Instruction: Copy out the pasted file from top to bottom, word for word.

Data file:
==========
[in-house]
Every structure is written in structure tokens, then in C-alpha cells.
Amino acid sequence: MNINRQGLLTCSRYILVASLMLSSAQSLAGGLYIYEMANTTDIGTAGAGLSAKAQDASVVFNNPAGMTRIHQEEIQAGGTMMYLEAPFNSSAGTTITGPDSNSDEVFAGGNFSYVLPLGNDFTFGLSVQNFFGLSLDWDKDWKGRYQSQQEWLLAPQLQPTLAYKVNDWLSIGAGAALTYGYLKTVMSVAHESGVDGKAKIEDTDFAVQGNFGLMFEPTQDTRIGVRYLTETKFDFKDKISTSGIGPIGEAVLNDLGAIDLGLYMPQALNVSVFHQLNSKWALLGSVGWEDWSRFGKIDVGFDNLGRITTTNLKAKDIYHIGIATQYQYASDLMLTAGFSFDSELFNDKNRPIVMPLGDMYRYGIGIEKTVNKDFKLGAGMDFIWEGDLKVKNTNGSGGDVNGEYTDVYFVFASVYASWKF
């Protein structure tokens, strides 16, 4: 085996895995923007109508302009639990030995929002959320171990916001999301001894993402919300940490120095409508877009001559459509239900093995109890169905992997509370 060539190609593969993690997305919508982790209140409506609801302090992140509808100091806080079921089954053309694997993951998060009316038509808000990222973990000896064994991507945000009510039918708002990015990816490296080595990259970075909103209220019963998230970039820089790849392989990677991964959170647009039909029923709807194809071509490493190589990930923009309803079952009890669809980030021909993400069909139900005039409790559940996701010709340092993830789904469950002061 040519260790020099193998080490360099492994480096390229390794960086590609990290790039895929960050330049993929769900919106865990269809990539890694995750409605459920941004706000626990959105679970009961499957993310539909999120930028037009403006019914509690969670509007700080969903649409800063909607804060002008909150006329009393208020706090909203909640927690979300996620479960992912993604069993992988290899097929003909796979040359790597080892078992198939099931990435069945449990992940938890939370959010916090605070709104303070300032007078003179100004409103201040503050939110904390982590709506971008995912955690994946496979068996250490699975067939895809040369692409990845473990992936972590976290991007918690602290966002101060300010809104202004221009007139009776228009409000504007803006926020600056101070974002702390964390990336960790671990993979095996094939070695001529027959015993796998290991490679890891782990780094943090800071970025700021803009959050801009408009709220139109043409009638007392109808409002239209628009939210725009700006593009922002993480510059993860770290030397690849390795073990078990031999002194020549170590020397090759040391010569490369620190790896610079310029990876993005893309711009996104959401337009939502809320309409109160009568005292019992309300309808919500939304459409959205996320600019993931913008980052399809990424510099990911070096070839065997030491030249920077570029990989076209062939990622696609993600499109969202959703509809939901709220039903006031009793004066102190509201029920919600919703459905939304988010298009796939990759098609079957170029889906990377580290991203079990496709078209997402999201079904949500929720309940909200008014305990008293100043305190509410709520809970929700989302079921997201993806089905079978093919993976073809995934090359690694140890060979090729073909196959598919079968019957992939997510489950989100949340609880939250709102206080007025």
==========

[in-house]
Every structure is written in structure tokens, then in C-alpha cells.
Amino acid sequence: MNINRQGLLTCSRYILVASLMLSSAQSLAGGLYIYEMANTTDIGTAGAGLSAKAQDASVVFNNPAGMTRIHQEEIQAGGTMMYLEAPFNSSAGTTITGPDSNSDEVFAGGNFSYVLPLGNDFTFGLSVQNFFGLSLDWDKDWKGRYQSQQEWLLAPQLQPTLAYKVNDWLSIGAGAALTYGYLKTVMSVAHESGVDGKAKIEDTDFAVQGNFGLMFEPTQDTRIGVRYLTETKFDFKDKISTSGIGPIGEAVLNDLGAIDLGLYMPQALNVSVFHQLNSKWALLGSVGWEDWSRFGKIDVGFDNLGRITTTNLKAKDIYHIGIATQYQYASDLMLTAGFSFDSELFNDKNRPIVMPLGDMYRYGIGIEKTVNKDFKLGAGMDFIWEGDLKVKNTNGSGGDVNGEYTDVYFVFASVYASWKF
């Protein structure tokens, strides 16, 4: 085996895995923007109508302009639990030995929002959320171990916001999301001894993402919300940490120095409508877009001559459509239900093995109890169905992997509370 060539190609593969993690997305919508982790209140409506609801302090992140509808100091806080079921089954053309694997993951998060009316038509808000990222973990000896064994991507945000009510039918708002990015990816490296080595990259970075909103209220019963998230970039820089790849392989990677991964959170647009039909029923709807194809071509490493190589990930923009309803079952009890669809980030021909993400069909139900005039409790559940996701010709340092993830789904469950002061 040519260790020099193998080490360099492994480096390229390794960086590609990290790039895929960050330049993929769900919106865990269809990539890694995750409605459920941004706000626990959105679970009961499957993310539909999120930028037009403006019914509690969670509007700080969903649409800063909607804060002008909150006329009393208020706090909203909640927690979300996620479960992912993604069993992988290899097929003909796979040359790597080892078992198939099931990435069945449990992940938890939370959010916090605070709104303070300032007078003179100004409103201040503050939110904390982590709506971008995912955690994946496979068996250490699975067939895809040369692409990845473990992936972590976290991007918690602290966002101060300010809104202004221009007139009776228009409000504007803006926020600056101070974002702390964390990336960790671990993979095996094939070695001529027959015993796998290991490679890891782990780094943090800071970025700021803009959050801009408009709220139109043409009638007392109808409002239209628009939210725009700006593009922002993480510059993860770290030397690849390795073990078990031999002194020549170590020397090759040391010569490369620190790896610079310029990876993005893309711009996104959401337009939502809320309409109160009568005292019992309300309808919500939304459409959205996320600019993931913008980052399809990424510099990911070096070839065997030491030249920077570029990989076209062939990622696609993600499109969202959703509809939901709220039903006031009793004066102190509201029920919600919703459905939304988010298009796939990759098609079957170029889906990377580290991203079990496709078209997402999201079904949500929720309940909200008014305990008293100043305190509410709520809970929700989302079921997201993806089905079978093919993976073809995934090359690694140890060979090729073909196959598919079968019957992939997510489950989100949340609880939250709102206080007025």